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  1. Milton, from our support group, shares his story:

    Milton shares his story with Pseudomyxoma SurvivorAt the end of 2007, I began to realize that the circumference of my belly was growing. I never paid much attention to it, thinking it was something related to my age.

    milton shares his story with Pseudomyxoma SurvivorSome months later, a swelling near my navel began to reveal a hernia. Its rapid growth led me to a gastroenterologist in June.

    The doctor was more astonished with the size of my belly than with the hernia. He asked if I drank a lot, thinking it was a liver problem causing accumulation of fluid in the abdomen. He requested an ultrasound, which revealed the presence of intense ascites. There seemed no other abnormalities.

    Facing the result, I was referred to a hepatologist. Nothing further was discovered.

    Exploratory surgery was suggested. During the procedure, the hernia would be corrected.

    Surgery revealed a mass of tumor tissue, which was sent for pathological examination. It was the extremely rare Pseudomyxoma Peritonei.

    My physician, in the 30 years of his career, had never encountered the disease. But, recently, had attended a lecture at the Sao Paulo Cancer Hospital where one of the topics was exactly PMP. On this occasion, the physician-speaker spoke of his 10 years experience with the disease and how he had learned a revolutionary surgical technique with an American surgeon, called Paul Sugarbaker.

    I made an appointment with him immediately.

    At this meeting, I learned that the cancer had originated from a tumor in the appendix that on rupturing had spread cancer cells throughout the abdomen, implanting themselves on the surface of organs. According to the doctor, a long surgery for over 10 hours, would conduct a complete cleaning of all tumors and visible implants. After the surgery, a chemotherapy "wash" for 90 minutes and at 41º C, would destroy any microscopic tumors.

    The doctor informed me also that in 10 years his team had performed about 100 surgeries, with success rates similar to other specialized centers worldwide.

    I was taken to the operating room at 7 o'clock in the morning on November 9, 2008. At 11 o'clock that night, I was admitted to the ICU, already without my spleen, peritoneum and gallbladder. Very importantly, my stomach, liver and intestines remained intact and free of disease.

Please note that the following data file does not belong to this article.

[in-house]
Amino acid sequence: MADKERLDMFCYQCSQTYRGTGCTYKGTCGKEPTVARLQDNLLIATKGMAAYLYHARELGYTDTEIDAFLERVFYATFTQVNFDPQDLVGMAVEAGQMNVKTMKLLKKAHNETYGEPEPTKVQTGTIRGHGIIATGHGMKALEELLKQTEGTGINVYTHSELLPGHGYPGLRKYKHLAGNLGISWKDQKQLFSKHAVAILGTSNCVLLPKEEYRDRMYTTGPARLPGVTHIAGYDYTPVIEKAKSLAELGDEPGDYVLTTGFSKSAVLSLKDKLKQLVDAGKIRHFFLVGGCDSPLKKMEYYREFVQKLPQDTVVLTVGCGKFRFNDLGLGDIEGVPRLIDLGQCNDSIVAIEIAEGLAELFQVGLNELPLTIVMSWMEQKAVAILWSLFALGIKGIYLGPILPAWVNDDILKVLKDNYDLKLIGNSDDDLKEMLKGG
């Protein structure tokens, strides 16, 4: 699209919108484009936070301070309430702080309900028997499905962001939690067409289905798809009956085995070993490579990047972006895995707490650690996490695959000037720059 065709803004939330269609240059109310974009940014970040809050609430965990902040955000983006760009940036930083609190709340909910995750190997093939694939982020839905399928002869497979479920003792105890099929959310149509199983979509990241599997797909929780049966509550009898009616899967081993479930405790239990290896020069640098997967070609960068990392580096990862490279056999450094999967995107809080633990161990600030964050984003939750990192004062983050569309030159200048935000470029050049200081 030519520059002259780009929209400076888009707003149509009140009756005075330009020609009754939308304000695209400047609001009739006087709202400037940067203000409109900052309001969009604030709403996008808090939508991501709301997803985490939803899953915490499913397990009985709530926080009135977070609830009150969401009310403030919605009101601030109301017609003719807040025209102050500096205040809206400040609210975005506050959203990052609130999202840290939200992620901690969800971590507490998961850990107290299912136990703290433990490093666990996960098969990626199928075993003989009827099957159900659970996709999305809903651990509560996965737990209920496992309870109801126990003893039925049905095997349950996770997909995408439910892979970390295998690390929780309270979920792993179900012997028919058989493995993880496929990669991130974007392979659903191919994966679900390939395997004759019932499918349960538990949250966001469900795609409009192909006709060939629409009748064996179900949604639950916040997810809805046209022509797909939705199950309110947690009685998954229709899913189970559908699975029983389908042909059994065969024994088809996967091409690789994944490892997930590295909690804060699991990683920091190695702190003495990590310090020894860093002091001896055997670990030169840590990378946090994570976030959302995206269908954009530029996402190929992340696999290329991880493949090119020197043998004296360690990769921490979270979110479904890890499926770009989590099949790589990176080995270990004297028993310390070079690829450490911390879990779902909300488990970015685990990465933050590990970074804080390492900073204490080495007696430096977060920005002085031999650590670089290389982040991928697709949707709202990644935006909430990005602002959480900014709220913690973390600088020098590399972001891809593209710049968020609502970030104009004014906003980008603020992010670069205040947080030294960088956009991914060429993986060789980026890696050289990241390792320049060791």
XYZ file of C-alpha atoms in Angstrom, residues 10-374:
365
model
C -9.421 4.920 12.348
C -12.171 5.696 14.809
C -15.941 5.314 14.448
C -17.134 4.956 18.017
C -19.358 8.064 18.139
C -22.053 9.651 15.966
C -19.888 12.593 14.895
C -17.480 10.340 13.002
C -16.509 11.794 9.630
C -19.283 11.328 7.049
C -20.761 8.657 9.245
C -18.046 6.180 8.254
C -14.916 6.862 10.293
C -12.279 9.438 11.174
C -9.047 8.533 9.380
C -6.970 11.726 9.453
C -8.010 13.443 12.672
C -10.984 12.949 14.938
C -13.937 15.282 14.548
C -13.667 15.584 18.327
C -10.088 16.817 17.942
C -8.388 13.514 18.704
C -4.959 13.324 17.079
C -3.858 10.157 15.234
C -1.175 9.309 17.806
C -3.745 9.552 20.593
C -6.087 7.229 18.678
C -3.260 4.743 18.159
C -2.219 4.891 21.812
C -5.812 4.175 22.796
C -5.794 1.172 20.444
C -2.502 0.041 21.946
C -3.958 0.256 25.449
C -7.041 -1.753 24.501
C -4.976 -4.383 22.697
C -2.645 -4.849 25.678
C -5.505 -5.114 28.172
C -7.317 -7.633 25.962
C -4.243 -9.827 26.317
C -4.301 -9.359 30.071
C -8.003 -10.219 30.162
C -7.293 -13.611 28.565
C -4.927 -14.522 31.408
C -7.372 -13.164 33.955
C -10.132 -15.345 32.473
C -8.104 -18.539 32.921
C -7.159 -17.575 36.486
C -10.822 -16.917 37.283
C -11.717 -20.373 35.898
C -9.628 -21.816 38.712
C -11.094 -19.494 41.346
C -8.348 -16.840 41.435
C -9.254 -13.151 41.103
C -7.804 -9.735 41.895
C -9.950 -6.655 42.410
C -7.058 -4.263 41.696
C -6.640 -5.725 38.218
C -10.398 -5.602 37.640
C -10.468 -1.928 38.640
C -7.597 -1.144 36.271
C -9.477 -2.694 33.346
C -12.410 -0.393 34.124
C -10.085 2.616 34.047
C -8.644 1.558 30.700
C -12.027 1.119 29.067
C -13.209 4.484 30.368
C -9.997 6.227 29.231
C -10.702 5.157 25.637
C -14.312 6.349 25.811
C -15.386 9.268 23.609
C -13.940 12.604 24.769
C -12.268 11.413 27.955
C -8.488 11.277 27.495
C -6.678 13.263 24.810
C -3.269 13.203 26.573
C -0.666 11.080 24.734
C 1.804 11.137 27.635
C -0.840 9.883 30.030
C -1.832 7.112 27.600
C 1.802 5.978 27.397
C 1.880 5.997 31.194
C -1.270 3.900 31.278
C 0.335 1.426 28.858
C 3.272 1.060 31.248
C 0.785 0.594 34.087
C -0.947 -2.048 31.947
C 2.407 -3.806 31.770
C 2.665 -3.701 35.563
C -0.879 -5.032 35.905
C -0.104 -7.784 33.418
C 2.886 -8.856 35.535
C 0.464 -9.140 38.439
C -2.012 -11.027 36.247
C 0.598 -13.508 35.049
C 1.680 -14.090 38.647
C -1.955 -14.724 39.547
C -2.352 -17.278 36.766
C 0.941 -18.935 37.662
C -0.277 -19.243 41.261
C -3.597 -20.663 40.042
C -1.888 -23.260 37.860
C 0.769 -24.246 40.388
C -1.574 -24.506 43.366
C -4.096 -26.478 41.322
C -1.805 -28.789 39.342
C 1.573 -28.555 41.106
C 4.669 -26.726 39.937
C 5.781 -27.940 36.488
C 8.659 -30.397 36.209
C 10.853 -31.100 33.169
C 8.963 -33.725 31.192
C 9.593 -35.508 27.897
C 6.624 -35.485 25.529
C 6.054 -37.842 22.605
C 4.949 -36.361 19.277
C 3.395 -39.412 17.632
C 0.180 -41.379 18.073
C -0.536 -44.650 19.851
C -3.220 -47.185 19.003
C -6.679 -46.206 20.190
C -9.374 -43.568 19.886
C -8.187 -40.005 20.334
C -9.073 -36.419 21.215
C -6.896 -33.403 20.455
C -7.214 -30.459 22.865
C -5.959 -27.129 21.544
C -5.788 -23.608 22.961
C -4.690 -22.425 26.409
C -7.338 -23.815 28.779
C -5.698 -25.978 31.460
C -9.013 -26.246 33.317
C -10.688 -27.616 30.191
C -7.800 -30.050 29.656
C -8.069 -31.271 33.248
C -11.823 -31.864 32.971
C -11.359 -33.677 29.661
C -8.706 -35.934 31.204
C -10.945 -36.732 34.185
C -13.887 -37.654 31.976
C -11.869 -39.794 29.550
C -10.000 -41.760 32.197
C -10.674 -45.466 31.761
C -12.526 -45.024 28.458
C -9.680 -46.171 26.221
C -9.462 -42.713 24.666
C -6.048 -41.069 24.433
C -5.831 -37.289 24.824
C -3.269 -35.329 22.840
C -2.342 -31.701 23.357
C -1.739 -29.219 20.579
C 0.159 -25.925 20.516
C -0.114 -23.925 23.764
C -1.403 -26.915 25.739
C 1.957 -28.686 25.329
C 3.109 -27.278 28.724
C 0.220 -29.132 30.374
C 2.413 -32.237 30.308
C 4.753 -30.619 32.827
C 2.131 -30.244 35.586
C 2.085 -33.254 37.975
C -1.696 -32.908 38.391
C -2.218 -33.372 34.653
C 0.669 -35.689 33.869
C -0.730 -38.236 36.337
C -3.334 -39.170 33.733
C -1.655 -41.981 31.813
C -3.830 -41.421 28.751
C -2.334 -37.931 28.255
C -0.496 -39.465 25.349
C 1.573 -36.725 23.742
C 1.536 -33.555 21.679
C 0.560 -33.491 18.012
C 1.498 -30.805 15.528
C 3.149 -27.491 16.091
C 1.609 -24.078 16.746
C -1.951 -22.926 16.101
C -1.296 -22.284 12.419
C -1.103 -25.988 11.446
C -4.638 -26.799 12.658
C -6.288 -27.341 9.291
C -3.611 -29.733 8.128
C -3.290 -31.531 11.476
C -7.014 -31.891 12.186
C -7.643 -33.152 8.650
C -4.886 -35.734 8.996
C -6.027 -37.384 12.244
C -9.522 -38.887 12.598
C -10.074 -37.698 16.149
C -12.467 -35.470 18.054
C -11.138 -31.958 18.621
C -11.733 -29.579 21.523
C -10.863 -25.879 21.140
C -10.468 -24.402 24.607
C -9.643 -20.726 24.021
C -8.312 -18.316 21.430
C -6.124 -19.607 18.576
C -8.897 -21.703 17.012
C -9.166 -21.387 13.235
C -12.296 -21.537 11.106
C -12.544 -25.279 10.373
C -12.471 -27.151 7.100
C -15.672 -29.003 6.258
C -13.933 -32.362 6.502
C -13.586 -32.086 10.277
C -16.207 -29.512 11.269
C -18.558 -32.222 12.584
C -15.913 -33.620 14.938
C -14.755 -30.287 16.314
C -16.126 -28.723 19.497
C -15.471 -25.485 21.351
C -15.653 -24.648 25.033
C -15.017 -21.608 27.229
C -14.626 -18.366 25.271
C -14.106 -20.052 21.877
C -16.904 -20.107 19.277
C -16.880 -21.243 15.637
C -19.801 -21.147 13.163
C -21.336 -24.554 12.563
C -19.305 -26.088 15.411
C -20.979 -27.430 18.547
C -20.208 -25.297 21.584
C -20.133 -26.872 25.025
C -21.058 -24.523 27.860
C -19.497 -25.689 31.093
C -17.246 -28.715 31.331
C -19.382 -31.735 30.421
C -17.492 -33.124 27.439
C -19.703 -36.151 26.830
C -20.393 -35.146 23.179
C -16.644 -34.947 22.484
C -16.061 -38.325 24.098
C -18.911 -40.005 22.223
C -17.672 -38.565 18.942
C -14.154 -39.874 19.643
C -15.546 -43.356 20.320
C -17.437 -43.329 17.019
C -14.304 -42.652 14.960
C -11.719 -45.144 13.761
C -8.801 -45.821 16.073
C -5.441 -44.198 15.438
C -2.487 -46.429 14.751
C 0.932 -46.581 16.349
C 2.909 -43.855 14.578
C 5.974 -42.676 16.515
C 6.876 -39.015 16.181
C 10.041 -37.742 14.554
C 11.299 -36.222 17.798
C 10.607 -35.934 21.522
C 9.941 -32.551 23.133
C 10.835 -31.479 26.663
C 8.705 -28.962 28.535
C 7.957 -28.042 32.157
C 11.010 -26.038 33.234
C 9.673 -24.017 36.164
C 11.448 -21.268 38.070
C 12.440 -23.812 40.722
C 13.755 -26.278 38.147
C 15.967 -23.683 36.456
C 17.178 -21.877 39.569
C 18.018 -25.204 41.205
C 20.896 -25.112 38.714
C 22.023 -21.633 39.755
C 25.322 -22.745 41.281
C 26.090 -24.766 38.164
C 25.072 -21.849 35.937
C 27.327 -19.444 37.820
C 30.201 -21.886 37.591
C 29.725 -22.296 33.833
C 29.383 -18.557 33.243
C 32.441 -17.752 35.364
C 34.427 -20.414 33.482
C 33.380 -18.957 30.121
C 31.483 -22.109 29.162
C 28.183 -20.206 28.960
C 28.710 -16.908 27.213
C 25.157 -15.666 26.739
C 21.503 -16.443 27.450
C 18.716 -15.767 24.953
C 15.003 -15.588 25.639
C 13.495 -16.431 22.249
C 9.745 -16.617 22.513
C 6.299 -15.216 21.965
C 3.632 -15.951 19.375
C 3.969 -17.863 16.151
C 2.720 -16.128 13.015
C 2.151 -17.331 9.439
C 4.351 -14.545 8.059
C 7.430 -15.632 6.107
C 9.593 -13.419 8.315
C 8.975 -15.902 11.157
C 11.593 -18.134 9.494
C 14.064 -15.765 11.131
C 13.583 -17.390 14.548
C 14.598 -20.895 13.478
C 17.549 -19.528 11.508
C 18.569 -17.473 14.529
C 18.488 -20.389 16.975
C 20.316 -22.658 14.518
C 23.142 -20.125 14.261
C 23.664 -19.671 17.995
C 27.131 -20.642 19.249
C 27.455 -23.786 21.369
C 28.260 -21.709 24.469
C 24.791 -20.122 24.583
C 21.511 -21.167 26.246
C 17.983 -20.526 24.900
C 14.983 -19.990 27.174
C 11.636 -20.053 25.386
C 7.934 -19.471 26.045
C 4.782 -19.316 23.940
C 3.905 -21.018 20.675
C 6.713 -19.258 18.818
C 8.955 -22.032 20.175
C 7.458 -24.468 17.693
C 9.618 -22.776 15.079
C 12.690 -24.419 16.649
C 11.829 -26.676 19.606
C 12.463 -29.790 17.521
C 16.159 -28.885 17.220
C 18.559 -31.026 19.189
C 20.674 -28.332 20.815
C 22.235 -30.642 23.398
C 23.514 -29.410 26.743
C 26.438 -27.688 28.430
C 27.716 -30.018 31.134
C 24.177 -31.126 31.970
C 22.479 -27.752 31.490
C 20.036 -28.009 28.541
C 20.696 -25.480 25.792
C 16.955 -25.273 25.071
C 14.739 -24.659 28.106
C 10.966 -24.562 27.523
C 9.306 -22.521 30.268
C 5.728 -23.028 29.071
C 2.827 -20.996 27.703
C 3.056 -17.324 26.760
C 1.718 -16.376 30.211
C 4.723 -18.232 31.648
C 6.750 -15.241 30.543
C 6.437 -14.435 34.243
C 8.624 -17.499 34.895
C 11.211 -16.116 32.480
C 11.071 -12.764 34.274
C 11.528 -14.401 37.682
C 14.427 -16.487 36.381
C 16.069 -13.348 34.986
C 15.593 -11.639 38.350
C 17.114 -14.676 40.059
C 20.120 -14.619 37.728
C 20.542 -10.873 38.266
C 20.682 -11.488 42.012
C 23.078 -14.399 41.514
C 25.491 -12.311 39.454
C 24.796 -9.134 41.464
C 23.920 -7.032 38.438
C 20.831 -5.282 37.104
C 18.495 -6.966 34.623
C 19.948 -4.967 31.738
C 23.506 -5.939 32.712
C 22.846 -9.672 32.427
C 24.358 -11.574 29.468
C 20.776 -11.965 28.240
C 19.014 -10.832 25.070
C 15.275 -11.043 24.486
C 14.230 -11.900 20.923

In total, I was hospitalized for 21 days. Hallucinations and weakness were the highlights of this period. I had no pain or secondary infections or blockages or other traumas. Despite the constant interruptions for medications and x-rays, I managed to sleep well in my hospital bed. Excretory and urinary systems soon returned functioning almost normally.

    Once back home, I suffered for three months from weakness and a lack of taste. The effects of chemotherapy often left me nauseous and sleepy.

    But by April, had already resumed most of my activities at a moderate pace. I began to recover my lost 15kg, and was able to walk increasingly longer distances, eating returned to being a pleasure and I worked part-time.

    In July, I started running. Incidentally, something I had never done before.

    I was willing to take the best possible care of my physical body and eat as healthily as possible.

    For the first year I did CAT scans and x-rays of the lungs as well as blood tests every three months. Subsequent amendments have broadened the interval to six months.

    In late 2011, I had my first colonoscopy in 3 years.

    All tests were normal.

    Incidentally, I became a fan of running. Today I am able to run 40km a week.

    Besides a lot of luck and the great skill of the doctors that I attended, I have tried to collaborate with medicine by exercising my body, eating healthily, and by maintaining a positive mental attitude with less stress in relation to life.

    I think it is not a magic formula for health, but, I feel more active and participate in the exercise of survival that is part of a day-to-day routine for all of us who were diagnosed with this disease.Milton shares his story with Pseudomyxoma Survivor

    Above all, I think my case is just another, along with many others, showing that there is hope and perspective after PMP.

    - Milton

    Ro read more stories like this, please visit our Survivors' Stories page.

  2. Kira shares her story about Pseudomyxoma SurvivorWhen my mother was diagnosed cancer, I was very young. I saw my mother as a friend rather than a mother, we did everything together. I would often tell my mother about things with great enthusiasm.